“The good news is that there was an attempt at destabilization that didn’t work,” said Céline Pigalle, the top editor at BFM-TV, a private broadcaster. “The elements weren’t strong enough. But what would have happened if they had been?”
Ms. Pigalle said the late-breaking document dump provided a reason to revise the news blackout law. It was created to give citizens time to reflect before voting, but in the era of social media, it gives anyone with a Twitter account an edge over France’s respected news outlets.
“It denies the world as it exists today, when social media don’t stop,” she said.
The National Front, Ms. Le Pen’s party, has a vexed relationship with the mainstream news media, which it has at once scorned and used.
Ms. Le Pen and her aides have at times floated conspiracy theories, asserting — without evidence — that Mr. Macron had an offshore bank account, for instance. But her campaign did not have enough time after news of the hacking attack became public to seize on any damaging findings.
Just before the campaign blackout deadline, a senior National Front official, Florian Philippot, said on Twitter: “Will Macron leaks teach us things that investigative journalism deliberately killed? It’s shocking, this shipwreck of democracy.”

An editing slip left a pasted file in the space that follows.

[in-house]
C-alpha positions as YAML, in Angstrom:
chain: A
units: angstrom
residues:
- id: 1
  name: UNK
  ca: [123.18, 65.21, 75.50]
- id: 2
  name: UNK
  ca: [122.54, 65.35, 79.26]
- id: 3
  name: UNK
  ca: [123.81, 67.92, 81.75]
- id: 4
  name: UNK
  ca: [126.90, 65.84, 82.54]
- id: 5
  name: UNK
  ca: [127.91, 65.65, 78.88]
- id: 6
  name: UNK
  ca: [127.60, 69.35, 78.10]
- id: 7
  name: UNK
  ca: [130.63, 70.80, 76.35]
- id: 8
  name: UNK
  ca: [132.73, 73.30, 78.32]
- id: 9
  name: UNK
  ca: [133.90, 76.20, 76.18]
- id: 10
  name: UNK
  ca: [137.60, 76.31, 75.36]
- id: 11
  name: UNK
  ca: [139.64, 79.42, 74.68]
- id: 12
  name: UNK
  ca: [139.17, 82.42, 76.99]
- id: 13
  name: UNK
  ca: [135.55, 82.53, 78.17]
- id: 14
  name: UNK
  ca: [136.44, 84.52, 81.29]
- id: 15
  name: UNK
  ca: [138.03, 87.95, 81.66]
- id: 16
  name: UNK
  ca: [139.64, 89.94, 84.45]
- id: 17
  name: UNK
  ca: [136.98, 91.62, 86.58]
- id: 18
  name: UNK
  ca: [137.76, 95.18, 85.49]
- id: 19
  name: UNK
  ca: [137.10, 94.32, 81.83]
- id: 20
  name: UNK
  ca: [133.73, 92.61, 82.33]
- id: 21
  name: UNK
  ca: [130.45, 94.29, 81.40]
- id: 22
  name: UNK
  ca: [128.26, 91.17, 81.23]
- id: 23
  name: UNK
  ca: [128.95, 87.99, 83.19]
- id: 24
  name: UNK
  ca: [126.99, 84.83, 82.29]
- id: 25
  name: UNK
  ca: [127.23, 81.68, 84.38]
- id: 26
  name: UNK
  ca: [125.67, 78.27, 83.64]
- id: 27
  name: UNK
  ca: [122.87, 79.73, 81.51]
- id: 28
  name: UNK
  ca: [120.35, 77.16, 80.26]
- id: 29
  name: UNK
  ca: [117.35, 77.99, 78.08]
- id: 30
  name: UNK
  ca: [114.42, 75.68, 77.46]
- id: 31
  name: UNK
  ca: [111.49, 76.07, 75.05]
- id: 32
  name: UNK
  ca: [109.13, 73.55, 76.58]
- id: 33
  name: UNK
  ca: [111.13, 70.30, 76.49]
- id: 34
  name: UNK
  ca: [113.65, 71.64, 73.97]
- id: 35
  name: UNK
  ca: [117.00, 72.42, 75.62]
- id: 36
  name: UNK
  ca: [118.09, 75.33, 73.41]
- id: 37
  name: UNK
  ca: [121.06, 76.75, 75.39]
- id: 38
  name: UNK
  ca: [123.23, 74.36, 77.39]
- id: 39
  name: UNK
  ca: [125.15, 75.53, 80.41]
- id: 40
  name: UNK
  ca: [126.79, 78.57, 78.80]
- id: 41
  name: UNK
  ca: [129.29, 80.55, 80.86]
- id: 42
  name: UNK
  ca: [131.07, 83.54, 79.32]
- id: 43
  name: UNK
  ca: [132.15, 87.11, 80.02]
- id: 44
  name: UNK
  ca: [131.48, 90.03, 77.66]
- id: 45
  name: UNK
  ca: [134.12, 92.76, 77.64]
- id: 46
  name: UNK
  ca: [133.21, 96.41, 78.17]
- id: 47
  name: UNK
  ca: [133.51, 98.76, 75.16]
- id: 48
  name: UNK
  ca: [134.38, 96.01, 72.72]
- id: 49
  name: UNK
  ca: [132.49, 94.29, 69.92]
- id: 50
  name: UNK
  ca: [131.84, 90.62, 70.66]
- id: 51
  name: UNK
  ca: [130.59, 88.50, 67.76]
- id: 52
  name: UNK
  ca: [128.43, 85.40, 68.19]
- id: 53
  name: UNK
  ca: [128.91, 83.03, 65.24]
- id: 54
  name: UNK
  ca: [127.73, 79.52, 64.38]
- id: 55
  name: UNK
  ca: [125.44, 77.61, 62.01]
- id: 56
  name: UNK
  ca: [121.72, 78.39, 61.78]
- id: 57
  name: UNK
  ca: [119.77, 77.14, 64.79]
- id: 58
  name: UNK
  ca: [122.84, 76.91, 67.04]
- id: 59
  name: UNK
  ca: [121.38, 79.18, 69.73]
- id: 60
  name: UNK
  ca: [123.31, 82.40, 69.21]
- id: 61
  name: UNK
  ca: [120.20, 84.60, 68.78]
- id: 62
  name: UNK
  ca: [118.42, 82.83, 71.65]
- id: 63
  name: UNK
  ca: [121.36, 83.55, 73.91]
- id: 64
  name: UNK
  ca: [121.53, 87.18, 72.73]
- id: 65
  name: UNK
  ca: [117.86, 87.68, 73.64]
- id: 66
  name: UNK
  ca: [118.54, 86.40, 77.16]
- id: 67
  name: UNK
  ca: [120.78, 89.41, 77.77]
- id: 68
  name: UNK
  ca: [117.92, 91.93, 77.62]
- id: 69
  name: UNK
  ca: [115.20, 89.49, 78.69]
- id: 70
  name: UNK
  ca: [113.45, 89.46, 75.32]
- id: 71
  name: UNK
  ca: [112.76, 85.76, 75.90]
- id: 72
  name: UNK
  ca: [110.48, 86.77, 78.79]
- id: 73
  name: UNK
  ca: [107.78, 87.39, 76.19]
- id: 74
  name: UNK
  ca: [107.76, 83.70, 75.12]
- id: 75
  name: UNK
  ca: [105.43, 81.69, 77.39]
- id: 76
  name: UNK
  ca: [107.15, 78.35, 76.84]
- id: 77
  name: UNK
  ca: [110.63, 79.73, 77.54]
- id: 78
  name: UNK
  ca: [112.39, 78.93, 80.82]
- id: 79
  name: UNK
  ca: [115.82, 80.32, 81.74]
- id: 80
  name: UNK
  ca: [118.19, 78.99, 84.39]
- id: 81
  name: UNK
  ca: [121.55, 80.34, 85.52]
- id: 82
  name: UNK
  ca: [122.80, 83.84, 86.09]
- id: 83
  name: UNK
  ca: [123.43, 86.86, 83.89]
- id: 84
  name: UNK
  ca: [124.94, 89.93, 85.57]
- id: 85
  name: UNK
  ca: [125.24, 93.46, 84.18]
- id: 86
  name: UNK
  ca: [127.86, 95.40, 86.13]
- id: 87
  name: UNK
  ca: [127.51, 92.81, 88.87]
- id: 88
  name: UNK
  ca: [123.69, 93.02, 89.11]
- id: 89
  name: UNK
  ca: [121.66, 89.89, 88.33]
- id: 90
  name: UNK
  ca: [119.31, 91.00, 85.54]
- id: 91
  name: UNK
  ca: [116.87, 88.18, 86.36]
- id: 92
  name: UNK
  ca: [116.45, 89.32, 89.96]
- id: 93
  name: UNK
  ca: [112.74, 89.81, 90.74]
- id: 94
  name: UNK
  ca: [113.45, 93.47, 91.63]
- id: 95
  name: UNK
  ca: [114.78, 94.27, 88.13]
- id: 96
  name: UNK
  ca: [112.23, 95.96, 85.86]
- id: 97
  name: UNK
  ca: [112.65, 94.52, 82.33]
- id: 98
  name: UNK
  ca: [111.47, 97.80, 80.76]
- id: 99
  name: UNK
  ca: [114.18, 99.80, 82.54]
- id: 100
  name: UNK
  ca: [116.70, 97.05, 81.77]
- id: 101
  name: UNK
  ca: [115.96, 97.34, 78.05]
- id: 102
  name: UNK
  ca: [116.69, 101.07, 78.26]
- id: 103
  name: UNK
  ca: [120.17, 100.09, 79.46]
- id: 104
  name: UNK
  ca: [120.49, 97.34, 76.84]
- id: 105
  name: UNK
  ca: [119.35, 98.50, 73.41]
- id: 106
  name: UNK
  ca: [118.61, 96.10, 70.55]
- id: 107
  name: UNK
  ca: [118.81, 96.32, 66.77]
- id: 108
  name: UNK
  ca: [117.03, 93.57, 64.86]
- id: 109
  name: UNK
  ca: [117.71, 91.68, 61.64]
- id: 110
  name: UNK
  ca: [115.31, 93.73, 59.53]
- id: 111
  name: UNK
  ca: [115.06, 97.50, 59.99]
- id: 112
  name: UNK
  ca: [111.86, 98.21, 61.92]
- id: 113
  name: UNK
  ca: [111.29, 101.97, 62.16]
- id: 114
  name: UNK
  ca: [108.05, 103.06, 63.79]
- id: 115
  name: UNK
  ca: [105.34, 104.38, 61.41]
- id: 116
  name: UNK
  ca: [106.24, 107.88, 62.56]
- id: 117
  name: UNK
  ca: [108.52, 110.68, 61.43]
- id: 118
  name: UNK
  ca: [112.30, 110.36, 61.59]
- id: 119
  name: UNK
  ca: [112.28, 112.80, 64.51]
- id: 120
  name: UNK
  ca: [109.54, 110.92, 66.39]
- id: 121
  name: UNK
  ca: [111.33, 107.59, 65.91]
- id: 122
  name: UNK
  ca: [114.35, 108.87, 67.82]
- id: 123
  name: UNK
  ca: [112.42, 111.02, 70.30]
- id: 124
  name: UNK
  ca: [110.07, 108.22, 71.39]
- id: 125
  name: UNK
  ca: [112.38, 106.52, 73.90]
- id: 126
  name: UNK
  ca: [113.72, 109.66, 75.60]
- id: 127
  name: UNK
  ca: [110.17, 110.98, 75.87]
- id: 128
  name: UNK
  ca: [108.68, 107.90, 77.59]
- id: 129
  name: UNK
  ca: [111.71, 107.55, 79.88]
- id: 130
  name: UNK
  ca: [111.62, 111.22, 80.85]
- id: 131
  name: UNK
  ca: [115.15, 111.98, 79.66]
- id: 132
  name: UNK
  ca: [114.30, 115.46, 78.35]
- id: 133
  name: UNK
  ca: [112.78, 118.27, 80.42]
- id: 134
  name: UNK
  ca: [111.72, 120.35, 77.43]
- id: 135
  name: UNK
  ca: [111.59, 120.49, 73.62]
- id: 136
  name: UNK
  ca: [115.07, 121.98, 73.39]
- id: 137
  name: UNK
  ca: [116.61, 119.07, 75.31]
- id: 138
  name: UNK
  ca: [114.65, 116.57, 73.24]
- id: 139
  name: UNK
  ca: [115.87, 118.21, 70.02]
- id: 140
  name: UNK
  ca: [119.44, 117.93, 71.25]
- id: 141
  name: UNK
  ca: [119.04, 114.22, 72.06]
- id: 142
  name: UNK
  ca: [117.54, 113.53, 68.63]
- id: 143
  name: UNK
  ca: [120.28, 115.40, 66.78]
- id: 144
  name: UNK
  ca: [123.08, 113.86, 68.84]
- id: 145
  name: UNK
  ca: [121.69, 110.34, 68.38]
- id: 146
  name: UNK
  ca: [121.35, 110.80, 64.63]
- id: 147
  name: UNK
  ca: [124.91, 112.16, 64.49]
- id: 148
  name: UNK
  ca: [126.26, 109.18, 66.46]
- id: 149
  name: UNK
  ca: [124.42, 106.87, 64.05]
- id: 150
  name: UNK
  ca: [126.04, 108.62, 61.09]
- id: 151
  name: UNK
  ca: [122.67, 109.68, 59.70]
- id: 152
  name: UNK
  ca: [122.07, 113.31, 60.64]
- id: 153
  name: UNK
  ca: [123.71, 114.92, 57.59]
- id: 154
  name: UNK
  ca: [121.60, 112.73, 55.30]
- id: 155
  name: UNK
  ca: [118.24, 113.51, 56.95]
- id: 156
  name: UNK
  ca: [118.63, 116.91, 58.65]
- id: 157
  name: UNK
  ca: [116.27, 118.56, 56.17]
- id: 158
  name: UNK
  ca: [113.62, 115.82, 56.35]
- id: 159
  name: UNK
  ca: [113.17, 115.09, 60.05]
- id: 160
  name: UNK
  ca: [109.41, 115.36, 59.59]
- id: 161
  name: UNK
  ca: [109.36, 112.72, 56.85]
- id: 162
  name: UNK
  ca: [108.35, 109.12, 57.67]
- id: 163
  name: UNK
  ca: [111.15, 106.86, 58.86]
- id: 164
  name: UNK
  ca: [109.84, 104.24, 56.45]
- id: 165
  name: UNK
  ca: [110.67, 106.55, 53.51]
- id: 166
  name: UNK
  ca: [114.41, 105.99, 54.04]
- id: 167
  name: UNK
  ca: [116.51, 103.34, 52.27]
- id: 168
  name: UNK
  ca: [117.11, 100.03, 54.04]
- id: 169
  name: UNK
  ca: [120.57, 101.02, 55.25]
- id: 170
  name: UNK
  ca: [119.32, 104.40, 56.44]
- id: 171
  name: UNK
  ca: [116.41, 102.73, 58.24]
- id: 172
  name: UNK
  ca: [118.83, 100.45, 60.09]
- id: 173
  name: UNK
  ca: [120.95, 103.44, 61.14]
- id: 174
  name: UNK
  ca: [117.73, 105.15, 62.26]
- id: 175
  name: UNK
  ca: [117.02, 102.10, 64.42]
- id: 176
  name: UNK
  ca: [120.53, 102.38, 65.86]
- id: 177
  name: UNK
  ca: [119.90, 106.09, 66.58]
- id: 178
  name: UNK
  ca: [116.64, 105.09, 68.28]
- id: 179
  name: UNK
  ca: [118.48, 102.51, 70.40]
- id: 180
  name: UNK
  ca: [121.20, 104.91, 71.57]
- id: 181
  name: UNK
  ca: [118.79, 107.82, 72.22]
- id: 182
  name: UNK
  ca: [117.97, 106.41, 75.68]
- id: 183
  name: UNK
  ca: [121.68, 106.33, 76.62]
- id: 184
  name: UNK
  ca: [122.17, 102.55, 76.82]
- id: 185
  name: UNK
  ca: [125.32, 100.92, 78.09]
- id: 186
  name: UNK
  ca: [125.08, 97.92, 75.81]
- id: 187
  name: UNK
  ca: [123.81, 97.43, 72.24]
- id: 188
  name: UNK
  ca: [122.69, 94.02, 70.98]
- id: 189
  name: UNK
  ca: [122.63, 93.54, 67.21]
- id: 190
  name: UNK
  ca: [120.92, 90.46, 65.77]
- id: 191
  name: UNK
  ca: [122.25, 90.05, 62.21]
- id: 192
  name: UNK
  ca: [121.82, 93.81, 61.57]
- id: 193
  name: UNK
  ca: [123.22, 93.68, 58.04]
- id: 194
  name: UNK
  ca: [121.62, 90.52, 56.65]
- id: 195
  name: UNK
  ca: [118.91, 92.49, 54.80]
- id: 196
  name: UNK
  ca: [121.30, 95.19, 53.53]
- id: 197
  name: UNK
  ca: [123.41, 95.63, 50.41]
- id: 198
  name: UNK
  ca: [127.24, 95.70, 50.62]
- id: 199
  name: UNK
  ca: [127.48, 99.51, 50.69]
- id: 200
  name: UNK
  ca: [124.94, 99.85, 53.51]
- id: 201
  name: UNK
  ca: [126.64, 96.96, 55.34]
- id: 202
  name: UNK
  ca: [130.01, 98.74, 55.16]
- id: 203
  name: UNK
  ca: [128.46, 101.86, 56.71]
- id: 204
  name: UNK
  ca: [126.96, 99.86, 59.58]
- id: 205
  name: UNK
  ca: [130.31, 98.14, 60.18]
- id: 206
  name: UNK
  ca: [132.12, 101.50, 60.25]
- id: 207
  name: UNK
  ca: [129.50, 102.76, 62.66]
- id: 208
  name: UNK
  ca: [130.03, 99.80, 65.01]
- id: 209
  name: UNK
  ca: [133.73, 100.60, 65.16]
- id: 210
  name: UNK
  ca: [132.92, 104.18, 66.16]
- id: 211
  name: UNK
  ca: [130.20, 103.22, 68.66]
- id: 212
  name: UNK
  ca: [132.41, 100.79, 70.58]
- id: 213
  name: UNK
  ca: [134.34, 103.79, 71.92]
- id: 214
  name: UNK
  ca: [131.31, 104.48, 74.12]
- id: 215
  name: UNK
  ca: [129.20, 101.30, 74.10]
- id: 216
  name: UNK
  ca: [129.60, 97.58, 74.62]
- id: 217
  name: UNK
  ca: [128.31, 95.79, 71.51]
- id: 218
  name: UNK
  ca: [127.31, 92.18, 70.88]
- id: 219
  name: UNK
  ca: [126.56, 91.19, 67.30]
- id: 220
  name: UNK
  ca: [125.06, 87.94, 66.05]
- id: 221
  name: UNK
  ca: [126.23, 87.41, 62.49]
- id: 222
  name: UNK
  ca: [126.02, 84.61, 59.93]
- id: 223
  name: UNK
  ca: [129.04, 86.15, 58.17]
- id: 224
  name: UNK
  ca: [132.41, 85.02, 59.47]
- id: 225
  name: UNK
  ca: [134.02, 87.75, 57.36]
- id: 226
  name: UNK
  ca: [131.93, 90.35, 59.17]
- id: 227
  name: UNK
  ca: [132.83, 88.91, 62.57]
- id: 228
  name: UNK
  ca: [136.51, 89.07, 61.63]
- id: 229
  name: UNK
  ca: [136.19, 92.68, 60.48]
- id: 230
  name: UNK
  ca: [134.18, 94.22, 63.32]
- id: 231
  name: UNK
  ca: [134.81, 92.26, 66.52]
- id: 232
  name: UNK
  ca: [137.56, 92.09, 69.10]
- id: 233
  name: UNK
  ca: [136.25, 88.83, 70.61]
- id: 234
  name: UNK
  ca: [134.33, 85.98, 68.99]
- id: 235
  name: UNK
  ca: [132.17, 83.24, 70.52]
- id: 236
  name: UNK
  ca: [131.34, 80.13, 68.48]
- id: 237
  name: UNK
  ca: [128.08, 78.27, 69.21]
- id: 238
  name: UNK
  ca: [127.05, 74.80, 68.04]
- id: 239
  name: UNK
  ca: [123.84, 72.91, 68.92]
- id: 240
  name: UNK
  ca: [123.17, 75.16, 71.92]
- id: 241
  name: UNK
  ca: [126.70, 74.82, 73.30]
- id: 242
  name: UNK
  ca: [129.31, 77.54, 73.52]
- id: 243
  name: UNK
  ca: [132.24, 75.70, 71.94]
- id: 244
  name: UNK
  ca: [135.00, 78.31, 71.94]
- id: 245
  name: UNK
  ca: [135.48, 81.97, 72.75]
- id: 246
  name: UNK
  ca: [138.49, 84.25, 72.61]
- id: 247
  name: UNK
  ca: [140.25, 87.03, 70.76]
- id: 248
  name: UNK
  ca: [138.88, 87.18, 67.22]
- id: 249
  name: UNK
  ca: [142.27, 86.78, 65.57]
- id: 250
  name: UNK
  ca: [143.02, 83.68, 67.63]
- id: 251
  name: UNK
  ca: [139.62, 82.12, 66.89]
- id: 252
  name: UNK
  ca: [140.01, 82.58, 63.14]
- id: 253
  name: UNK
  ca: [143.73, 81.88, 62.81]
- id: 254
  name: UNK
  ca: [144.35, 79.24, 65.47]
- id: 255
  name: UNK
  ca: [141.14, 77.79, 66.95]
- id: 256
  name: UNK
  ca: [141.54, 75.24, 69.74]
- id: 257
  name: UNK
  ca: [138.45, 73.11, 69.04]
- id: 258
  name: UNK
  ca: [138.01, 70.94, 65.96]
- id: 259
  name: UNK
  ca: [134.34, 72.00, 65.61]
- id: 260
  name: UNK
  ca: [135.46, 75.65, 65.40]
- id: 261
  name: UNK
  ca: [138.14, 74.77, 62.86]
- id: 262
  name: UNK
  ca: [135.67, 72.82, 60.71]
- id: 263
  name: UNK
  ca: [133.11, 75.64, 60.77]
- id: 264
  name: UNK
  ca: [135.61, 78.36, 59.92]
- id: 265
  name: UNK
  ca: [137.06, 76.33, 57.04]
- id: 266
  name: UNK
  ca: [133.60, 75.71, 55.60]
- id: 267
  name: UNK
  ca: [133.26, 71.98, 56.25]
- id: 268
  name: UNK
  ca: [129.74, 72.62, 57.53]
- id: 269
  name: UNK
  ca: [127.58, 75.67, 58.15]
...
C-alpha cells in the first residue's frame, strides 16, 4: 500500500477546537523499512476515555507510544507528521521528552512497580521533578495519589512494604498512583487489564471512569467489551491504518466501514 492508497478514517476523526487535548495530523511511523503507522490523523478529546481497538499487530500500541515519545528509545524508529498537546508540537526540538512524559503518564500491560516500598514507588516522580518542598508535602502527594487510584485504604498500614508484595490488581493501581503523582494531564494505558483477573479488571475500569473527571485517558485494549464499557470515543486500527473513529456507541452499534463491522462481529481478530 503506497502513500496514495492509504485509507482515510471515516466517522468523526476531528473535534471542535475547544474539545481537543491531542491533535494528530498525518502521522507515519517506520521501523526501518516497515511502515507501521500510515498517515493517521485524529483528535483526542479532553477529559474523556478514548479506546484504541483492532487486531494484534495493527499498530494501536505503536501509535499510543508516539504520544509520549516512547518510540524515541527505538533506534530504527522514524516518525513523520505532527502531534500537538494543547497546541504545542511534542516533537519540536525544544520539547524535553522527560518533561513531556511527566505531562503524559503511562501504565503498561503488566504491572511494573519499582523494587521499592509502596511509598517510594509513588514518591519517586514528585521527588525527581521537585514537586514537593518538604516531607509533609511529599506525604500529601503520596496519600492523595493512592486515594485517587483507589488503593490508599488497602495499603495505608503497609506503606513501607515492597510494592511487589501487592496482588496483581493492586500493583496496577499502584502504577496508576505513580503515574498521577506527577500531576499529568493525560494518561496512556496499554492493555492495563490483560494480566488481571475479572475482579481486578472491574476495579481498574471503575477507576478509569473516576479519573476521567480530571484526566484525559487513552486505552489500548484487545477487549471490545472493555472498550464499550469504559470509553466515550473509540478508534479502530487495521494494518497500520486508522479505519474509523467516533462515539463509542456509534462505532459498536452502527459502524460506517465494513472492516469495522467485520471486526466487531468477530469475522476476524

But his message came across as a last-minute act of desperation. On a popular morning radio show on France Inter on Monday, the journalist Léa Salamé asked a National Front official, Nicolas Bay, about Mr. Philippot’s post on Twitter. Mr. Bay said that the methods used to disseminate the Macron campaign documents might be questionable, but that it was important to discover their contents. The conversation ended there.
The National Front does not have the equivalent of a Bill O’Reilly or a Sean Hannity, the right-wing commentators who helped shore up Mr. Trump’s presidential bid. While French commentators such as Éric Zemmour, a regular on radio and television who has a column in Le Figaro, have fed into a sense of decline and insecurity that the National Front tried to capitalize on politically, neither he nor other so-called neo-reactionary commentators endorsed the far-right party.
In the United States, reaction to the Macron leaks was more animated, and Hillary Clinton took to Twitter to comment. “Victory for Macron, for France, the EU, & the world. Defeat to those interfering w/democracy. (But the media says I can’t talk about that).”